Summer running: How does heat affect the body?
Summer is a great time to run outdoors, but the heat and humidity can make it challenging. The warmer weather can affect not only your body, but also your performance.
Here’s what happens to your body during exercise in the heat:
- Changes in blood flow and sweating. Your body has the ability to cool itself by sweating. For sweating to occur, blood is diverted to the surface of the skin (blood is a major carrier of heat). This increased blood flow to the skin can be problematic, since less blood is going to the working muscles and vital organs. This makes exercise more difficult.
- Heart must work harder. With more blood flowing toward the skin surface, less is going to the heart. To compensate, heart rate increases to sustain the workload. That’s why you may find you max out sooner in the heat. For example, an eight-minute pace may feel like a six-minute pace because your heart is working that much harder.
- Working muscles suffer. The active muscles are not getting as much blood, either. That means less of the fuel muscles need to sustain long aerobic endurance exercise: oxygen. Without oxygen, your body shifts from aerobic to anaerobic modes to produce energy, causing muscle fatigue more quickly due to accumulation of lactate.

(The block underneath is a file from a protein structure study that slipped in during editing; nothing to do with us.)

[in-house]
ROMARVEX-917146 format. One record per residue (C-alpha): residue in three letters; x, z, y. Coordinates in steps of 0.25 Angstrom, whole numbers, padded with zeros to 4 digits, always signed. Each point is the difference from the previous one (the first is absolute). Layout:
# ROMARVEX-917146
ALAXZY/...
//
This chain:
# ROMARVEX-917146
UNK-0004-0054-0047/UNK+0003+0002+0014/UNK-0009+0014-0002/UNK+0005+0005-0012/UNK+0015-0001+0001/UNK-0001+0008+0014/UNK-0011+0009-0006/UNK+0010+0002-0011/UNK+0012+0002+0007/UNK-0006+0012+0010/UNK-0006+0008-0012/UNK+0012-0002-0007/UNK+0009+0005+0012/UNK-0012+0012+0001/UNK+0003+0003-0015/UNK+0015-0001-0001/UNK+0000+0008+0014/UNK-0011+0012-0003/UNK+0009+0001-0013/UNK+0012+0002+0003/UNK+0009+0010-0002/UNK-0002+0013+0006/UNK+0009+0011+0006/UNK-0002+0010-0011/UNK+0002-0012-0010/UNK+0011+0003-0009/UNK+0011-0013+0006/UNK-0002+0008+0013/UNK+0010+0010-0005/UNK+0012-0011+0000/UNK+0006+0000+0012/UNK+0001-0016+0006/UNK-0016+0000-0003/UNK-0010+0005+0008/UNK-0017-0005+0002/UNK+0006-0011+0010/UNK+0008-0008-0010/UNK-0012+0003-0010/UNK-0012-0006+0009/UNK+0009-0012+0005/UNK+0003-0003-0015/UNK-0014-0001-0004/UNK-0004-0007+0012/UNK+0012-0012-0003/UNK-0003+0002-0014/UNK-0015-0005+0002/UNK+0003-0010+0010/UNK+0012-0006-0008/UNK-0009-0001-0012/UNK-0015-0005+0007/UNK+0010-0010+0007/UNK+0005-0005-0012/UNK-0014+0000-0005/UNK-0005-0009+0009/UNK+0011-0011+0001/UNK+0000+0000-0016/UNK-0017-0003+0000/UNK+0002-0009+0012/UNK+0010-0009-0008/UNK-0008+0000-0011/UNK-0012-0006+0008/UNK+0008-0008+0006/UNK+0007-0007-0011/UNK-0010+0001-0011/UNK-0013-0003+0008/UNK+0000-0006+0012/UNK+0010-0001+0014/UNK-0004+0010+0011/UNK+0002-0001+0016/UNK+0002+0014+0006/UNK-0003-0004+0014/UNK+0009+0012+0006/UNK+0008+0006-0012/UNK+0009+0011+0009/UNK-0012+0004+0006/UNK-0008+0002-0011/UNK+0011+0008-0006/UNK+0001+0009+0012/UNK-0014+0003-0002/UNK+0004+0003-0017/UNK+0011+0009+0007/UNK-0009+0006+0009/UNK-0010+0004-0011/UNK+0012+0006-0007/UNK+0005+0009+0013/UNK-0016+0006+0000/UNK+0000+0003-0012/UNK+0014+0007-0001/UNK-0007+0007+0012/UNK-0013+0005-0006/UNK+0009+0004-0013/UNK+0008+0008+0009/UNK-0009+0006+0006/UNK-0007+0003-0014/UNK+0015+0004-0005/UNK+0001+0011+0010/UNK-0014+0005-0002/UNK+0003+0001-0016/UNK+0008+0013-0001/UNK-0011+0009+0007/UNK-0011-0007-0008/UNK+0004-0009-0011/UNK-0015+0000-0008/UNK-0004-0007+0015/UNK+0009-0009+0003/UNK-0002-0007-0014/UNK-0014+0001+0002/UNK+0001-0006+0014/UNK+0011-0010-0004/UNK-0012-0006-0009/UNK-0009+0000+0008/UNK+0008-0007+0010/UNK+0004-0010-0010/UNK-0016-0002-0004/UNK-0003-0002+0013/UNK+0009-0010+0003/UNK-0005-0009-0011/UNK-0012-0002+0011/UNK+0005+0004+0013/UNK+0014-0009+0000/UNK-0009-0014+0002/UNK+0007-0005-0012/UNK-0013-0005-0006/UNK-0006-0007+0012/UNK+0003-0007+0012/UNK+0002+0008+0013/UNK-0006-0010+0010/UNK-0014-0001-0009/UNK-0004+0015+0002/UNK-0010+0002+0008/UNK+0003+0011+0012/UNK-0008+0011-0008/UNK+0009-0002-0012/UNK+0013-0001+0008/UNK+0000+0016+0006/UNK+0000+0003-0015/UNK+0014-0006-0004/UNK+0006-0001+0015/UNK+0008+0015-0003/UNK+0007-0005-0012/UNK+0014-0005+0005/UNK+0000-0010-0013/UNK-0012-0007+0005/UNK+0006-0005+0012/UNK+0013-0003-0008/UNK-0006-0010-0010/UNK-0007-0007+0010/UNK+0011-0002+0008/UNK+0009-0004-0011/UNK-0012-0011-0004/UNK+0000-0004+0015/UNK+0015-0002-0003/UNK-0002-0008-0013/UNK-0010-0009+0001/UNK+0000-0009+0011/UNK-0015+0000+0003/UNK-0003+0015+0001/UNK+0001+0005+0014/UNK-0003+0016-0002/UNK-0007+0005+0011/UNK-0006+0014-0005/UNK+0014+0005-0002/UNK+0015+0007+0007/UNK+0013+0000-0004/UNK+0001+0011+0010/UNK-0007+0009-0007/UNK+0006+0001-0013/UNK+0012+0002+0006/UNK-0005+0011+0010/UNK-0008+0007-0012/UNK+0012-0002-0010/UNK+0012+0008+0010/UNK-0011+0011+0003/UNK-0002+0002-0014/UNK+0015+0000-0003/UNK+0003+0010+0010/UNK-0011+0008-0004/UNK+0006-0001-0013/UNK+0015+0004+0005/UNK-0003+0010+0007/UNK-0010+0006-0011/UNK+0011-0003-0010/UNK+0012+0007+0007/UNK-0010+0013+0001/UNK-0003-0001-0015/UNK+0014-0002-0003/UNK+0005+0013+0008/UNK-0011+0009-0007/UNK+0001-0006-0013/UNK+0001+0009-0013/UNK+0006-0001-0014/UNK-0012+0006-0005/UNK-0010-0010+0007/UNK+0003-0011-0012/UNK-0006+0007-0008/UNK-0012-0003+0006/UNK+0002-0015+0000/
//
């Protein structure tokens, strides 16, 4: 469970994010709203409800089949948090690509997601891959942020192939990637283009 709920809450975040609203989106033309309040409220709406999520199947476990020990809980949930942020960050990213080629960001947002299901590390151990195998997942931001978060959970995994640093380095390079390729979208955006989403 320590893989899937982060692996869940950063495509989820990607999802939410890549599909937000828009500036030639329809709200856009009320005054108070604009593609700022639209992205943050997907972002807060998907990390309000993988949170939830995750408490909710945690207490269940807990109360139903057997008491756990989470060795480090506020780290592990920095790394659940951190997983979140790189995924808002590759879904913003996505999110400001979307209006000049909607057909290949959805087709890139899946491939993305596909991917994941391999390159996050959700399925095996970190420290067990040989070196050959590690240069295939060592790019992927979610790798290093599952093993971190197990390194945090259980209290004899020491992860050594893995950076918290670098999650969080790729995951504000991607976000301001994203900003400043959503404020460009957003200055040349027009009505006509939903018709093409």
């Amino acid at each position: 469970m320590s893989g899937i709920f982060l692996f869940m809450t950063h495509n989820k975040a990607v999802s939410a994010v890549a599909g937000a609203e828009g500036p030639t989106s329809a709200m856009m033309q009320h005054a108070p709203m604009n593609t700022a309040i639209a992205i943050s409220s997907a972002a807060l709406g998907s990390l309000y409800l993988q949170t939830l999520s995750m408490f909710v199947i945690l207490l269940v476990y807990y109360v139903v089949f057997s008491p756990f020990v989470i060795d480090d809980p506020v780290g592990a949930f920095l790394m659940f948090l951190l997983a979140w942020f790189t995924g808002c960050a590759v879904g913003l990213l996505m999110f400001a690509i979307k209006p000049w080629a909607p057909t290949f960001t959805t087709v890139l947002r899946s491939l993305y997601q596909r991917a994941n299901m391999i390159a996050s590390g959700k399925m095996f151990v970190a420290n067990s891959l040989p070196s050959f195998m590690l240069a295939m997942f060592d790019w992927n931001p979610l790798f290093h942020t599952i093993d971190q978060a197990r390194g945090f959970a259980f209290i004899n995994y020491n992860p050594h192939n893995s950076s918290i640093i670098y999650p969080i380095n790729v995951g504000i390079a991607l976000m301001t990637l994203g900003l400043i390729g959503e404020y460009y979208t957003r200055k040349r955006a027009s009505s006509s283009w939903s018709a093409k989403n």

- VO2 max decreases. VO2 max is the maximum amount of oxygen that the body can take in and use to fuel working muscles. The heart is working hard, but the muscles are not getting enough oxygen-rich blood.
- Humidity hinders cooling. Relative humidity is the amount of water in the air. Our body cools itself through sweating when the sweat evaporates. However, when the humidity is high, the more saturated the air is — and the harder it is for sweat to evaporate. With less evaporation, we don’t cool as well.
Exercise in the heat and humidity costs you more energy and can lead to a decrease in performance. However, once you adjust to the heat, it can actually make you a better runner! Your cardiovascular function improves — less stress is placed on the heart, resulting in a decrease in heart rate.
Your body gets better at sending blood from your core to the skin, helping to dissipate heat, and working muscles. You will also start sweating sooner to improve the cooling process.
It may be difficult at first, but these adaptations can improve your efficiency and performance. The next post in this series will explain how to embrace the heat.